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On January 5, China’s Taiwan Affairs Office of the State Council (TAO) announced to implement the achievement of the Ma-Xi meeting and related bureaus are intended to lift a ban on Chinese residents’ flight transit operations between China and Taoyuan International Airport. Nanchang, Kunming and Chongqing have been approved to be the pilot cities and the anticipated “connecting flight policy" has finally been launched.

The connecting flight policy refers to the process of Chinese residents staying in Taiwan after flying from the opposite bank, and then transferring to other places aside from China and Taiwan. The aviation and tourism industries believe it will bring great economic benefits to Taiwan, and even anticipate a million transferring flow from China annually.

The policy will be implemented after the Association for Relations Across the Taiwan Straits (ARATS) and the Straits Exchange Foundation (SEF) get in contact for preparation. By then, Chinese residents in the three cities mentioned above can use their passports and interline tickets as access to a third location, transferring from the Taoyuan International Airport without departure.

Interviewed on January 5, Lin Chu-chia, vice chairperson and spokesperson of the Mainland Affairs Council (MAC), stressed that the Ma-Xi meeting has made a breakthrough in past dilemmas. China no longer insists on including the “advanced route" term in the negotiation, which involves the crossing of the centerline on both sides of the Strait.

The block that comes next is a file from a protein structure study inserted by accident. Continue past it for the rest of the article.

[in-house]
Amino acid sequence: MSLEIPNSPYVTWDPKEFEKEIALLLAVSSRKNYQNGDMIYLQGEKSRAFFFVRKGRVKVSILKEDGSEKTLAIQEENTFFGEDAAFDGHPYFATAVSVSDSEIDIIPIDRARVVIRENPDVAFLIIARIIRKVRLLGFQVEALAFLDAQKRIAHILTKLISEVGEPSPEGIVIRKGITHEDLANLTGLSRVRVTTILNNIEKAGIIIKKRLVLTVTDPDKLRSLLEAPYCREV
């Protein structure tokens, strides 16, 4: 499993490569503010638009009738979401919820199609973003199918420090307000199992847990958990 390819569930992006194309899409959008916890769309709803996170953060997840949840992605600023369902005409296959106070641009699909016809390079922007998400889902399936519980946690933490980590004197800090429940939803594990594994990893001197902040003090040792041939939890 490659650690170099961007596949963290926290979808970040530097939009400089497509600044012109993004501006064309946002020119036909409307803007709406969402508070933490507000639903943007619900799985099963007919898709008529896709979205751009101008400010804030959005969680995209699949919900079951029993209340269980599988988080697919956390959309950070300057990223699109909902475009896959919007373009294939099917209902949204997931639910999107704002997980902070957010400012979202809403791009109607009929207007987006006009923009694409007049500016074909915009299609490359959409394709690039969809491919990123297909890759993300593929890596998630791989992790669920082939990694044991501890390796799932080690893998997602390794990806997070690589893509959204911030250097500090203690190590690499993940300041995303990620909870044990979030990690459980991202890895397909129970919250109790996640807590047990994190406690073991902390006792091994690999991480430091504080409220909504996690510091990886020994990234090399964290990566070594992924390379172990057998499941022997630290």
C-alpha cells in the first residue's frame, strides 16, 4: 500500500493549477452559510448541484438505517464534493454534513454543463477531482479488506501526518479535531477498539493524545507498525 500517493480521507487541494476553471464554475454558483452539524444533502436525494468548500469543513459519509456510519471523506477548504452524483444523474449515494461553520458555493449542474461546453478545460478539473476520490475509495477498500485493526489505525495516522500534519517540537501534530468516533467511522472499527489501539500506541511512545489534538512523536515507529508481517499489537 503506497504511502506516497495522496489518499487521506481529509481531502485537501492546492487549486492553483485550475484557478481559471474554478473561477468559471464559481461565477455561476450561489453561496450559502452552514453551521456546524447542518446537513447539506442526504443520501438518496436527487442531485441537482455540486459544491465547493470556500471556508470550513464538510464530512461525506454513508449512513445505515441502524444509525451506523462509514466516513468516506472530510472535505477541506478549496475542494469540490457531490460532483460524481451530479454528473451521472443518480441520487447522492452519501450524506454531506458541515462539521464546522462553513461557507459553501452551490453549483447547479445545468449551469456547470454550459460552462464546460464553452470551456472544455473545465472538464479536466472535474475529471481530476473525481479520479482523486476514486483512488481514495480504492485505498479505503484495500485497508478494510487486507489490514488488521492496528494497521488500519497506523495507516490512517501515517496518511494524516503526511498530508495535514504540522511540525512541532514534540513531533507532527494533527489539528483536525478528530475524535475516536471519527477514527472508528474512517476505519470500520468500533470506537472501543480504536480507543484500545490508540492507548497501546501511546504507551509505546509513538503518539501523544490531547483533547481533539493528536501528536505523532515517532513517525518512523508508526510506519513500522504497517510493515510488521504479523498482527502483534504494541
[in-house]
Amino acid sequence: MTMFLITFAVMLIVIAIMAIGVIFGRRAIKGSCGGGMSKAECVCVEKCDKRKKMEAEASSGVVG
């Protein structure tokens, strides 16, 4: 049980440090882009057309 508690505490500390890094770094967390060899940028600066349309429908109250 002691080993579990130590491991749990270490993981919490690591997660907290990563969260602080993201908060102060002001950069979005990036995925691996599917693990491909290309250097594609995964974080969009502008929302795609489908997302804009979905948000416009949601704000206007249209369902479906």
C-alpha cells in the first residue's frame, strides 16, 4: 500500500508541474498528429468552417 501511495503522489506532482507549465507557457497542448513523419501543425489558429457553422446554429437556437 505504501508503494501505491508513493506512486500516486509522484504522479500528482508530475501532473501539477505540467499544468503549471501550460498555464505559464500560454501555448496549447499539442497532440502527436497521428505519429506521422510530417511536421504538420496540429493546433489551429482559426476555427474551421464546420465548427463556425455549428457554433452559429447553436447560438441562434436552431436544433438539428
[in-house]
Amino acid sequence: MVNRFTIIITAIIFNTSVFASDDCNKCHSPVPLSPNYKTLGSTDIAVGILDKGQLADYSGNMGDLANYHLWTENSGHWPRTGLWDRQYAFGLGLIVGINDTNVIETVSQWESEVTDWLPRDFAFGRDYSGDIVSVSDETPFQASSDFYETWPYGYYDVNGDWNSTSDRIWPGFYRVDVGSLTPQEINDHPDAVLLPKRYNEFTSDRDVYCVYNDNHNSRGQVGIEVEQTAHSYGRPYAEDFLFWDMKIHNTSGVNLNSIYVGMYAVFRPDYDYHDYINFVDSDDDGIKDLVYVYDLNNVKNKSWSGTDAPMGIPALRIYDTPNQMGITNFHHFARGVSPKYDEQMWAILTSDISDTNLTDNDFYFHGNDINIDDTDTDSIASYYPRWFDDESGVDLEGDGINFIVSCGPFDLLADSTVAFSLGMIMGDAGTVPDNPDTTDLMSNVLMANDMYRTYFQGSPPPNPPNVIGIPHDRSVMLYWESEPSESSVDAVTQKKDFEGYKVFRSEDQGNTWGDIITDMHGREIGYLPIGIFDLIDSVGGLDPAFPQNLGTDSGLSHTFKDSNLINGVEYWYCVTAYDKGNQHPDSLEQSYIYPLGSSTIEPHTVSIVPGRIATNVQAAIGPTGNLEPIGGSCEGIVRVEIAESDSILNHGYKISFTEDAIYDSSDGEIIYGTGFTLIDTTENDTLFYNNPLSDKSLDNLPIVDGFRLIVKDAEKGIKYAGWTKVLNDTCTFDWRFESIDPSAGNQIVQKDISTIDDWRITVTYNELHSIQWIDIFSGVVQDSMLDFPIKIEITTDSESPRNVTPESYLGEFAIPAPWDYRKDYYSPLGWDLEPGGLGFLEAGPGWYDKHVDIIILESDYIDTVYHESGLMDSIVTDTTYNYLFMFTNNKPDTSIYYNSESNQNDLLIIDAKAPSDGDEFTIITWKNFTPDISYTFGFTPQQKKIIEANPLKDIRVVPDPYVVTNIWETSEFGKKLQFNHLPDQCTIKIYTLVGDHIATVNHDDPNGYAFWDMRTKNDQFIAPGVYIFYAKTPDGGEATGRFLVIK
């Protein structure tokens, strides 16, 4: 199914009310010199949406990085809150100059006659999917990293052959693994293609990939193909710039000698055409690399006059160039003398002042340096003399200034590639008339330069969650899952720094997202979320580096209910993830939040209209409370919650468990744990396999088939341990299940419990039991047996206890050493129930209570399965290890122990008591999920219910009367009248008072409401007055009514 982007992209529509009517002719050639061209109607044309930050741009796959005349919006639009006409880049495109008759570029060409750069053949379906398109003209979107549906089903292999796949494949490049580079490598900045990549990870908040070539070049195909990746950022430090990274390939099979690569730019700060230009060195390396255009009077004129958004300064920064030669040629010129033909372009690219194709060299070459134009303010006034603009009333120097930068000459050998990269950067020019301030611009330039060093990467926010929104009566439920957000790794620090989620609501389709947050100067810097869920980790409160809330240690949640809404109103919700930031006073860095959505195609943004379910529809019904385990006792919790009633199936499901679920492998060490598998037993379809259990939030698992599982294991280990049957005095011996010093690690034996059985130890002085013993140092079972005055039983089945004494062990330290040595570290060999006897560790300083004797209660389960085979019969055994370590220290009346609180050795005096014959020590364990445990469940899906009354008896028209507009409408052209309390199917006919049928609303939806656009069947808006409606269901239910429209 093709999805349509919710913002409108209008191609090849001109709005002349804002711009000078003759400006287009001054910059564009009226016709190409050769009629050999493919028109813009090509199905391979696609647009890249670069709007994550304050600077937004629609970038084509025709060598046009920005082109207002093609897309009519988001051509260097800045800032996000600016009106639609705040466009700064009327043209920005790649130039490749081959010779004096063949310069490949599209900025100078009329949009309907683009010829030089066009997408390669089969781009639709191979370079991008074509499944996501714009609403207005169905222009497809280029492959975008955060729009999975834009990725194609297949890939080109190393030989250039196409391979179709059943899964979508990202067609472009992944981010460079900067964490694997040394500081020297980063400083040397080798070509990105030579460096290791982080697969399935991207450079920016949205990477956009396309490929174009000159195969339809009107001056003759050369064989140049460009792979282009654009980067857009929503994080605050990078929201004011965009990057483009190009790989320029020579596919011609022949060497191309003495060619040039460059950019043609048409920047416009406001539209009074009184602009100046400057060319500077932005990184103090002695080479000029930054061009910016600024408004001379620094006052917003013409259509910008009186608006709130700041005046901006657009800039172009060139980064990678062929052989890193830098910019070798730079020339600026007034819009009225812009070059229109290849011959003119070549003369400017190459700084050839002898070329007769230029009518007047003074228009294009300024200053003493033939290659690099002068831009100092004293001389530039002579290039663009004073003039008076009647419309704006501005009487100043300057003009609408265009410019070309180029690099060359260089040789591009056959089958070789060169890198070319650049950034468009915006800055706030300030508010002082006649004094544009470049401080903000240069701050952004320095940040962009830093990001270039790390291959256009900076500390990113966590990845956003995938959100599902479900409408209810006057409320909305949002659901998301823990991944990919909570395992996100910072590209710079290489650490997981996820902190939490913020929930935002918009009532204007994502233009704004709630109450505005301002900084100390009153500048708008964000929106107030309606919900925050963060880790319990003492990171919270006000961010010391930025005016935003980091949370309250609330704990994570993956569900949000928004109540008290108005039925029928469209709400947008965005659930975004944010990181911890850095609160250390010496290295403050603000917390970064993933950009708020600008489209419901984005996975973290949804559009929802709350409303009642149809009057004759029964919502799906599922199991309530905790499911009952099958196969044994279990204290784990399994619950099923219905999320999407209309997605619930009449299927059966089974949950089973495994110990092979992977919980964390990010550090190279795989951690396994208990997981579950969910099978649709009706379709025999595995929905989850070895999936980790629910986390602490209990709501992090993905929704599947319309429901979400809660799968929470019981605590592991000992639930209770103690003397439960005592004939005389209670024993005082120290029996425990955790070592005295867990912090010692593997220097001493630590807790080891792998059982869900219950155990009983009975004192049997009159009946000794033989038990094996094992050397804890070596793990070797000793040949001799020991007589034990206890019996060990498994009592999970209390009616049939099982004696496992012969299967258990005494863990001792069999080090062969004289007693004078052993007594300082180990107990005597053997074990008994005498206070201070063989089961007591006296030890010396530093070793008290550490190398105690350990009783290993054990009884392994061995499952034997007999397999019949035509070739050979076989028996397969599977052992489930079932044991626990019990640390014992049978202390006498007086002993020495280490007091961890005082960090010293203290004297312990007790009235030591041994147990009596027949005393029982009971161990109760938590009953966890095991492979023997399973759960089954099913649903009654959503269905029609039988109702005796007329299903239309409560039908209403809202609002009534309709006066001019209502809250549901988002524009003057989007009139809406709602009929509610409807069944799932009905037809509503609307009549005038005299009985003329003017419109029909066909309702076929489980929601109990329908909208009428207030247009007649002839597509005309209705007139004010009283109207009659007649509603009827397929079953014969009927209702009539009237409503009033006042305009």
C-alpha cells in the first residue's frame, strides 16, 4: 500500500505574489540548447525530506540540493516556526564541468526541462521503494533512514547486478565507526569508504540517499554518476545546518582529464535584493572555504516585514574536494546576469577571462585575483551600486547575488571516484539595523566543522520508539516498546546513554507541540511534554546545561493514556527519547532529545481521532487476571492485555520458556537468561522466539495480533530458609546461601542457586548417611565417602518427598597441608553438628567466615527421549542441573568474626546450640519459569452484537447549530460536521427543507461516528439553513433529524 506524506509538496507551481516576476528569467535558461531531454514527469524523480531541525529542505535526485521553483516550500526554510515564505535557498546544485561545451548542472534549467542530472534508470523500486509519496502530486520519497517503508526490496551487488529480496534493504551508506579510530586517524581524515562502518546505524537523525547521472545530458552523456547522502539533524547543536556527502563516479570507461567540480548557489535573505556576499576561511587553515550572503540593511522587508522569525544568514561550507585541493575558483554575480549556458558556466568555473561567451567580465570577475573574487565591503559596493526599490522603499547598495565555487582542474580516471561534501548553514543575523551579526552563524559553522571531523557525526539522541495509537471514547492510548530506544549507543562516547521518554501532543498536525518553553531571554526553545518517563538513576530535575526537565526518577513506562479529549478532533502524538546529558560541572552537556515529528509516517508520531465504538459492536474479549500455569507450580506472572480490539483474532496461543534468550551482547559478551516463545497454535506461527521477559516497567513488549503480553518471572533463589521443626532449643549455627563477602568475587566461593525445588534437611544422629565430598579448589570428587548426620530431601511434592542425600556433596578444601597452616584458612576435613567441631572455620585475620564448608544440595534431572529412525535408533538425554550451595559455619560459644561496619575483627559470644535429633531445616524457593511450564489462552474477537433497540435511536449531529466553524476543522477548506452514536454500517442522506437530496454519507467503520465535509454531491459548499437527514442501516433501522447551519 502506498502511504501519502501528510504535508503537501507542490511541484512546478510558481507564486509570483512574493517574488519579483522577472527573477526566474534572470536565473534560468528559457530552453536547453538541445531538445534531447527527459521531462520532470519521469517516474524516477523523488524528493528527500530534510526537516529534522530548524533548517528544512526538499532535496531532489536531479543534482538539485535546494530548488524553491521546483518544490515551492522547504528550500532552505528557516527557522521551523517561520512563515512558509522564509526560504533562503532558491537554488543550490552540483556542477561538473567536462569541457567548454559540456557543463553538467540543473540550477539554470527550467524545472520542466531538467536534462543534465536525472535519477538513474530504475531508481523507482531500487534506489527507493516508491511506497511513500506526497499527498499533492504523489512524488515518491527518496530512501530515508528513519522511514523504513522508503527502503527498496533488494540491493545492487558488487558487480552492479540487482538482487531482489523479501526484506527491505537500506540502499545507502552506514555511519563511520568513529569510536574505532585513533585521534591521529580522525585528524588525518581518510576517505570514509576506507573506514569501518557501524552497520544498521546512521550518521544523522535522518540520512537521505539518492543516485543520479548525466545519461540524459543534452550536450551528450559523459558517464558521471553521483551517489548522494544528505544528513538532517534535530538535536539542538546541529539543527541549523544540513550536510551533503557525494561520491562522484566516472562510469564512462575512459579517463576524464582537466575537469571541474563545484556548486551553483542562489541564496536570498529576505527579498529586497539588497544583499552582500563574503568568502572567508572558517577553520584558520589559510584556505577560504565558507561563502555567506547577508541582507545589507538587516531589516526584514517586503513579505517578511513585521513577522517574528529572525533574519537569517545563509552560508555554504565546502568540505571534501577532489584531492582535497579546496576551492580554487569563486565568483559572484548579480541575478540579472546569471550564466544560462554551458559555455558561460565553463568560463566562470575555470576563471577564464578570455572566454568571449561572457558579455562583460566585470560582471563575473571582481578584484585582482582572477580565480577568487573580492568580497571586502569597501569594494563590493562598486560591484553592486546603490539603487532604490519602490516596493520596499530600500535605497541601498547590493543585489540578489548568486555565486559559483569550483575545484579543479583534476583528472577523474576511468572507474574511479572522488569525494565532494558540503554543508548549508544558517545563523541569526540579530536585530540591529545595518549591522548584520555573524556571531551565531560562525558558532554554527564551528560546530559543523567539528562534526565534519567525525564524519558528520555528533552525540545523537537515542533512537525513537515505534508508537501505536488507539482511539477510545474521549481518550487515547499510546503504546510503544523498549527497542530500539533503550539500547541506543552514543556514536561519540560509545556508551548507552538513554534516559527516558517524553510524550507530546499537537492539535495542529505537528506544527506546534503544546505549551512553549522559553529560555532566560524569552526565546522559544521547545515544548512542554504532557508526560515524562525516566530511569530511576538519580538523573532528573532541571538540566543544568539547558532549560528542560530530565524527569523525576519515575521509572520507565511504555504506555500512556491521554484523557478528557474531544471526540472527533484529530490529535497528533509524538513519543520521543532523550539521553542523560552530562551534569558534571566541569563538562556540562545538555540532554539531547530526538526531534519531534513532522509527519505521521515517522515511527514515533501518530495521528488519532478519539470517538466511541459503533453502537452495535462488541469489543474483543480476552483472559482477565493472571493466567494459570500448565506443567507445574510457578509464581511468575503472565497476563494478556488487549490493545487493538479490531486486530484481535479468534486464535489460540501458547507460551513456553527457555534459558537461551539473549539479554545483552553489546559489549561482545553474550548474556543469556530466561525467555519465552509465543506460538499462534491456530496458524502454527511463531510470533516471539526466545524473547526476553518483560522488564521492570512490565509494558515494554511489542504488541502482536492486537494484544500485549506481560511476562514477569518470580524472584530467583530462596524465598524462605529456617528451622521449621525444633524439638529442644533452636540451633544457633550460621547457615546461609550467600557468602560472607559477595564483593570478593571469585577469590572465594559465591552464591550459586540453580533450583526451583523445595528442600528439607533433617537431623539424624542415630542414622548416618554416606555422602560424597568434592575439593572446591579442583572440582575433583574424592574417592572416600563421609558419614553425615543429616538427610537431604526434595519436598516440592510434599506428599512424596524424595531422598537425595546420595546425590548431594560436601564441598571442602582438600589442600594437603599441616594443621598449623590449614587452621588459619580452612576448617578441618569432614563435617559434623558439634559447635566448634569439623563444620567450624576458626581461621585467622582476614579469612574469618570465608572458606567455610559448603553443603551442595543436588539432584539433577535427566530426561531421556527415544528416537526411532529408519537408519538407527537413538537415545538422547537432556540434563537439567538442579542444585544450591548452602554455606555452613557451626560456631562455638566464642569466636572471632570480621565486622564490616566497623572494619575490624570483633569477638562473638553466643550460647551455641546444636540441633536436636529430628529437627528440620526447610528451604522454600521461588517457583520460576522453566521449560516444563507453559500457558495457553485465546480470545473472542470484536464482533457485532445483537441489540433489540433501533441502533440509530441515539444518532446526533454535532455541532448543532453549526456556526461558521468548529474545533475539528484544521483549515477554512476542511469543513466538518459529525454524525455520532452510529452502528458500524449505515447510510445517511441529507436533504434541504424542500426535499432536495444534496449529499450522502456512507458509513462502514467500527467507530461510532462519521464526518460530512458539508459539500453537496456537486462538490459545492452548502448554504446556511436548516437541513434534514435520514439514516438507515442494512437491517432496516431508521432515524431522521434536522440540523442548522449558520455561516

Currently, there are only three cities open for the transit. But analysts say although the benefits are limited in the beginning, the number of visitors will grow to nearly 600 million people in over five years, as long as the project is fully implemented. At present, many of the tourists transfer through Hong Kong, Tokyo and Incheon to the US. Since Taiwan takes advantage of its geographic location, billion dollars worth of business opportunities are expected in the aviation industry each year.

Officials in the Ministry of Transportation say that recently the average number of flights between Nanchang, Kunming, Chongqing and Taoyuan are about two to three flights a day. If the passenger traffic increases significantly as expected, negotiations on additional flights will take place to bring more convenience.

As for the official timing of implementing the policy, Lin points out that both sides need to complete the follow-up technical discussion. There’s also no need to go through the Legislative Yuan since the transferring policy has always been a convention. He hopes the policy can be implemented as soon as February 1, which is when the congress reforms.

Translated by Yuan-ling Liang
Edited by Olivia Yang